2D-DIC and 3D-DIC each have their advantages. 2D-DIC is less costly, easier to set up, and easier to use, but requires the camera to be perpendicular to a planar deforming surface to give accurate results.
3D-DIC is sometimes more accurate but is more expensive and often requires lengthy calibration procedures. One major advantage of 3D-DIC is its ability to measure changes in depth. While a single camera is unable to detect the distance from the camera to any point of interest, 3D-DIC provides depth perception by comparing two images captured from different positions.
For material deformation scenarios where the field of deformation is limited within a flat plane (such as the uniaxial tension test), the difference between 2D-DIC and 3D-DIC is typically insignificant.
DIC at FADI-AMT
One more consideration is crucial for DIC measurements: it is important to ensure that the material sample surface has distinctive features that can be identified and tracked in multiple images. A flat, uniformly colored surface would provide few identifiable features. To prevent this, testing engineers apply a black and white speckle pattern (also called a stochastic pattern) to material samples.
This can be achieved quickly and easily by spray-painting the material surface to a solid white, then applying a top layer of black paint with a thin mist. The resulting speckle is high-contrast and non-uniform, making it easy to detect and identify any point on the surface by tracking a distinctive region of the paint pattern.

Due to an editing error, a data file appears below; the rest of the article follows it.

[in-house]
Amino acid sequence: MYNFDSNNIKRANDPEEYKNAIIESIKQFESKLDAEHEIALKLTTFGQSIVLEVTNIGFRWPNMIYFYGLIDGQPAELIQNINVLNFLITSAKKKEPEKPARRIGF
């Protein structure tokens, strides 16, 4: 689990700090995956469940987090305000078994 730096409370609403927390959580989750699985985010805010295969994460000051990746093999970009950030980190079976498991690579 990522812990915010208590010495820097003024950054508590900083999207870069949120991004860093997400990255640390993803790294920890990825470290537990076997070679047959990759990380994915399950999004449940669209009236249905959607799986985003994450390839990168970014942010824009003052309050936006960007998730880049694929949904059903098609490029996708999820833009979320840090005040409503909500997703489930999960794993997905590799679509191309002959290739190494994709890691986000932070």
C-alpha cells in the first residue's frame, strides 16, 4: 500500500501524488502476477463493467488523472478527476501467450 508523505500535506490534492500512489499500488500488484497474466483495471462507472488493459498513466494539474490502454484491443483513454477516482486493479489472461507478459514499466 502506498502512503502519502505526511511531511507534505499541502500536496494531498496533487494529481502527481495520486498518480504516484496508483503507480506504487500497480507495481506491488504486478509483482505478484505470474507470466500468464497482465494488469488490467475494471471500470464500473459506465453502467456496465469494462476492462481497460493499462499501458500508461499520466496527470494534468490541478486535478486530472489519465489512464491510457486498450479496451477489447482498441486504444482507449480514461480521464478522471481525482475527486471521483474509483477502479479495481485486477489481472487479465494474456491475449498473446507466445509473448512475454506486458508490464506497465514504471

Digital Image Correlation (DIC) Algorithms
Once a series of images has been taken, the first step of DIC is to identify key points. To do this, DIC software defines a “mesh,” which is a set of arbitrarily defined points on the material surface in the image. Convention and convenience dictate that meshes are regular, which means that the chosen points are evenly spaced.
Once these mesh points are chosen for one image, we need a means to recognize the same points in other images (in other words, to track them). To do this, we take a small square region around each point. These regions are called subsets. Each mesh point has its own subset, with the mesh point at the center.